Labour Market Bulletin - Manitoba: (Quarterly Edition)
The Quarterly Edition of the Labour Market Bulletin is a look back over the past three months, providing an analysis of quarterly Labour Force Survey results for the province of Manitoba, including the regions of Winnipeg, Northern Manitoba and Southern Manitoba.
Manitoba's employment and labour force declined in the fourth quarter after rallying over the summer. The province shed 3,000 jobs in October and has not yet rebounded, remaining 2,300 positions down over the quarter.
Year over year, Manitoba dropped over 2,000 jobs. The losses were entirely in full-time positions (down 5,700) while part-time positions increased (up 3,400) since this time last year.
Private sector employment remains virtually unchanged since fall , while public sector employment was down 5,800 jobs (-3.6%). At the same time, the number of self-employed Manitobans grew by 3,400 over the year, a 4.1% expansion.
Manitoba's unemployment rate (5.5%) was among the lowest nationwide in the fourth quarter, behind only Alberta (4.6%) and Saskatchewan (3.9%) but well below the national average (7.0%). Year over year, the unemployment rate remained stable, even as the number of unemployed increased. Fewer people looking for work in fall 2013 helped keep the rate low, as the labour market was better able to accommodate active job seekers.
By age group, those between 15 and 24 years saw lower unemployment rates this quarter, falling 1.6 percentage points to 10%. Women in that age group saw the most significant decrease, dropping 2.6 percentage points to 8.9%. The unemployment rate among those 55 and older declined this quarter after a sharp increase over summer. The group's rate now sits at 4.5%, almost a full percentage point over last fall's 3.6%.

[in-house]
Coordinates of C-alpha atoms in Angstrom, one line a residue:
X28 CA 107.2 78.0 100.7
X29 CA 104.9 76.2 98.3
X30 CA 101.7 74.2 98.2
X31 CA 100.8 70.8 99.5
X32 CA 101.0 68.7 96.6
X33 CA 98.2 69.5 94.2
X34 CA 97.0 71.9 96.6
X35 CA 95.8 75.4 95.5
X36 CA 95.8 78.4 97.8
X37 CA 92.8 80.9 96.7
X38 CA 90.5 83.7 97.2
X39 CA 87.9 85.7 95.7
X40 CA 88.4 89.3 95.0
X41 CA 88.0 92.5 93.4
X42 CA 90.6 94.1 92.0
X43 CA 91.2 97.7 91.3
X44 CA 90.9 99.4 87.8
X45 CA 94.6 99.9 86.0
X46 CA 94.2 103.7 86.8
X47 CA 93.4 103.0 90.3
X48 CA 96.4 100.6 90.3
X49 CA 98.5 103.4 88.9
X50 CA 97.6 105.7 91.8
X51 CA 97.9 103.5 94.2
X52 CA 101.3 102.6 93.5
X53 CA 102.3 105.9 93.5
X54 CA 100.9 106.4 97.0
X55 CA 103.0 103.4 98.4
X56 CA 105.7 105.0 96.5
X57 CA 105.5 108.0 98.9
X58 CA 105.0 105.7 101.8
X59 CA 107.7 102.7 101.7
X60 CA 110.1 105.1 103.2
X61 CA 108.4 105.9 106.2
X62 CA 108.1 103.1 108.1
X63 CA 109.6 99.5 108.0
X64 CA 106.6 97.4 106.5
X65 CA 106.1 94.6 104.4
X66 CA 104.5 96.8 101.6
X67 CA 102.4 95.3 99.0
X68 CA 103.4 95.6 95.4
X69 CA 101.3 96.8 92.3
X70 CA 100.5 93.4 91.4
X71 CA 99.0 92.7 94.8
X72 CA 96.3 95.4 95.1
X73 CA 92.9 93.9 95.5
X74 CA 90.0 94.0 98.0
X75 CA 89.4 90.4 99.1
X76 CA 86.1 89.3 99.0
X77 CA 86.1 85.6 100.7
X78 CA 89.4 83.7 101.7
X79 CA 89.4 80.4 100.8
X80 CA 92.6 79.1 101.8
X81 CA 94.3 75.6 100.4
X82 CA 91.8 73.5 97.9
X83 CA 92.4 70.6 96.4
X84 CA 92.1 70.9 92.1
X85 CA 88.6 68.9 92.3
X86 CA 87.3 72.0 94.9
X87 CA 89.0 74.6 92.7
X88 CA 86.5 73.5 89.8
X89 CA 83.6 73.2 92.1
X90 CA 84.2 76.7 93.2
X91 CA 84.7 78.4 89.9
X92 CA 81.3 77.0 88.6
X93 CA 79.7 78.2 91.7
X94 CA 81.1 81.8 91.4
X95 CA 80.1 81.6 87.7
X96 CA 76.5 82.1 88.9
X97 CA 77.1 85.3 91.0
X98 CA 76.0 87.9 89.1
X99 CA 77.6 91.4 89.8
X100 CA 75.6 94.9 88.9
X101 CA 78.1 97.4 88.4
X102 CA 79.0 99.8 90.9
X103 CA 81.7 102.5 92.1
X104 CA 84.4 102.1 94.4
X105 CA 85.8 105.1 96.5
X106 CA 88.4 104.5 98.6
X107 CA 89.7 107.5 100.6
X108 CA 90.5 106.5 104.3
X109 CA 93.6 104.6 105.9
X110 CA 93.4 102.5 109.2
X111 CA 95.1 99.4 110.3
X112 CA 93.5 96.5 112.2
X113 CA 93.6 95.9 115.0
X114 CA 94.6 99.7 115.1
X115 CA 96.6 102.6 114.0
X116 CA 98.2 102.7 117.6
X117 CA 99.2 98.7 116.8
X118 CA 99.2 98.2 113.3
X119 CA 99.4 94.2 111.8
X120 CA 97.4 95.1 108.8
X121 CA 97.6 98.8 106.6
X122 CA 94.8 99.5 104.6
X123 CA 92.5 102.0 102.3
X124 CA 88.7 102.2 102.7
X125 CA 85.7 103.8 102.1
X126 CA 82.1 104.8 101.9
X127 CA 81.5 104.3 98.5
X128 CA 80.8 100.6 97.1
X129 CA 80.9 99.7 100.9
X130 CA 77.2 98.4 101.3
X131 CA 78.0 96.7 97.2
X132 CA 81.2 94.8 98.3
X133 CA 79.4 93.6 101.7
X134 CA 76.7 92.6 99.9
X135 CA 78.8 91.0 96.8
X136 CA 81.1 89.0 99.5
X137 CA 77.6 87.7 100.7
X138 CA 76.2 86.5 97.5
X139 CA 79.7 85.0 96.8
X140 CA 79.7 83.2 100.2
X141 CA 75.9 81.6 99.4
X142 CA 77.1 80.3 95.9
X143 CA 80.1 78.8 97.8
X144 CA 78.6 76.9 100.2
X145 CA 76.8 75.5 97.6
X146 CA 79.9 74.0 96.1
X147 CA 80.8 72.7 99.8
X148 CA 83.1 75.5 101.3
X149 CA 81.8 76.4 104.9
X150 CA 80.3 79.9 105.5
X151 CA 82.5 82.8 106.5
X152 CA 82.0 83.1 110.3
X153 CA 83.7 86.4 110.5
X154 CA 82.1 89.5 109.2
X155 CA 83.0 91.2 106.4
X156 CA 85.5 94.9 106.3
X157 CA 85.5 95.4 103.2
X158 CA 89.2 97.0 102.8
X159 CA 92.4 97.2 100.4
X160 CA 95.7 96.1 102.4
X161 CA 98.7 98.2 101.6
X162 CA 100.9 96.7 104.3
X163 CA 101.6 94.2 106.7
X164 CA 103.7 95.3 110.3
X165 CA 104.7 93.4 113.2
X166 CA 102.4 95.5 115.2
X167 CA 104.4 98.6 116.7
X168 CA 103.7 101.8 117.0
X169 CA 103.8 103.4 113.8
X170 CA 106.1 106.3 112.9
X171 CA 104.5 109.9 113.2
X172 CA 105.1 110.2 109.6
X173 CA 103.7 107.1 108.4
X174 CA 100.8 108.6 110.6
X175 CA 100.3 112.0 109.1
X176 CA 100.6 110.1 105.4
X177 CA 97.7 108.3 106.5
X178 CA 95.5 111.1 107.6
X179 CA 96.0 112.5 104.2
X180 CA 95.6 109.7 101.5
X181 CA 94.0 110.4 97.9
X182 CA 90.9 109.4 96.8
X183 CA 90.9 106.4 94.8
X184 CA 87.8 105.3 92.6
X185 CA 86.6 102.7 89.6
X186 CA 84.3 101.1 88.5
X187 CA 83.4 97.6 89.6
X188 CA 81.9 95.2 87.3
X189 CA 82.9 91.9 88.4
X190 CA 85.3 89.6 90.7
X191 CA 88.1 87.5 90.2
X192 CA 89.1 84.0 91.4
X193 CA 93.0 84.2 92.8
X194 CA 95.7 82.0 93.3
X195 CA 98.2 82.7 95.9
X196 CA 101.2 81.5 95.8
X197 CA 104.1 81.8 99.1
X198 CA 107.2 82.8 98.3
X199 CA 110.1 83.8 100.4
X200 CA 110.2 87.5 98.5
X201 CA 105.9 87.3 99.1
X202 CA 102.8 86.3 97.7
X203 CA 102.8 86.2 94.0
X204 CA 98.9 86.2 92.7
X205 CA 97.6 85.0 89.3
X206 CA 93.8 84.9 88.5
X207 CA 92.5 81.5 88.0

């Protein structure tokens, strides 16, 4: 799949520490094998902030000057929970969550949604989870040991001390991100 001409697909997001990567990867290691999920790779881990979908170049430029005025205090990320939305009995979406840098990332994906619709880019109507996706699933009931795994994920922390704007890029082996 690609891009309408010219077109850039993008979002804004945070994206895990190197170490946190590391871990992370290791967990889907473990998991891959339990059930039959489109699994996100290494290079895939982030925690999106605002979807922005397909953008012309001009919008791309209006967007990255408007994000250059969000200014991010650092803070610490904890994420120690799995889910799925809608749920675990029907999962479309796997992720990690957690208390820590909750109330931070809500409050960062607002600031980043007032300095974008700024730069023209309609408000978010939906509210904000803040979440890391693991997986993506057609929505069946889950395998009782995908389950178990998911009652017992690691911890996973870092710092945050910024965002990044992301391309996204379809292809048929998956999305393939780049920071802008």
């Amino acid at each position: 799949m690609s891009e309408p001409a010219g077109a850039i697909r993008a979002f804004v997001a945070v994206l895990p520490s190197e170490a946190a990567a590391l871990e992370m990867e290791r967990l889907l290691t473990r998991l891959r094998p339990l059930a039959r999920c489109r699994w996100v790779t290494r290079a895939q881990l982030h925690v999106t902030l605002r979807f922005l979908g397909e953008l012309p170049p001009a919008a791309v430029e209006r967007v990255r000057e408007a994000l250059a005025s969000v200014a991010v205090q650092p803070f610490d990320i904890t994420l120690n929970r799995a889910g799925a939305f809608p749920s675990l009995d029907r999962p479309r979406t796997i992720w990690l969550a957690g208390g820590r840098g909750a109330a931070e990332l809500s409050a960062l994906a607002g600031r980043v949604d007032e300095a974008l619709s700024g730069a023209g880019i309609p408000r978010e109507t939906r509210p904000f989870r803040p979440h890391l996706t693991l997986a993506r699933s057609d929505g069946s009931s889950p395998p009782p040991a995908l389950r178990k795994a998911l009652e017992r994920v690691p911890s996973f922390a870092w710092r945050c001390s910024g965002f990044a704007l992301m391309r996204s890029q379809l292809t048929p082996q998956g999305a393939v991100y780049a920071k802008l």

|Seasonally Adjusted Quarterly Data||Q4
|Population 15 + ('000)||978.0||974.9||966.3||3.1||0.3%||11.7||1.2%|
|Labour Force ('000)||668.1||669.6||668.9||-1.5||-0.2%||-0.8||-0.1%|
|Unemployment Rate (%)||5.5%||5.4%||5.3%||0.1||0.2|
|Participation Rate (%)||68.3%||68.7%||69.2%||-0.4||-0.9|
|Employment Rate (%)||64.5%||65.0%||65.5%||-0.5||-1.0|
Note: Totals may not add due to rounding
Source: Statistics Canada Labour Force Survey – CANSIM Table 282-0087
|Seasonally Adjusted Data||Q4
|25 years and over||4.6%||4.2%||4.2%||0.4||0.4|
|Men - 25 years and over||4.5%||4.0%||4.1%||0.5||0.4|
|Women - 25 years and over||4.8%||4.4%||4.4%||0.4||0.4|
|15 to 24 years||10.0%||11.6%||10.6%||-1.6||-0.6|
|Men - 15 to 24 years||11.0%||11.7%||12.5%||-0.7||-1.5|
|Women - 15 to 24 years||8.9%||11.6%||8.6%||-2.7||0.3|
Source: Statistics Canada Labour Force Survey – CANSIM Table 282-0087
Employment by Industry
After adding 2,400 jobs over summer, the service-producing sector stalled this fall, increasing by only 300 jobs. Year over year, employment remains virtually unchanged. Losses in other industries this quarter were offset by growth in business, building and other support services, finance, insurance, real estate and leasing, and health care and social assistance. Employment in accommodation and food services fell 4.7%, returning to last fall's levels. The trade industry added 3,500 jobs in December, but the increase was insufficient to push employment past numbers reported in fall .
The goods-producing sector lost 2,600 jobs this quarter, and overall employment in the sector is down 2,200 jobs year over year. Although its growth was negligible, manufacturing enjoyed its third straight quarter of job gains this fall, adding 100 positions. Year over year, the industry expanded by nearly 5%, generating 2,900 jobs since fall . The industry's slow but steady recovery from the recession is expected to continue in and pick up pace over the next two years. US demand for transportation equipment is expected to strengthen, as evidenced by New Flyer Industries' increased third quarter bus ordersFootnote 1.
Construction industry employment fell for the third consecutive quarter, losing 1,200 jobs this fall. These losses are not unexpected as the industry returns to more typical numbers following all-time high construction employment (51,500) in the first quarter of . Year over year, employment in the industry is down nearly 11% since last fall (5,100 jobs). Going forward, a number of major construction projects across the province will likely reverse the trend, keeping the industry busy in .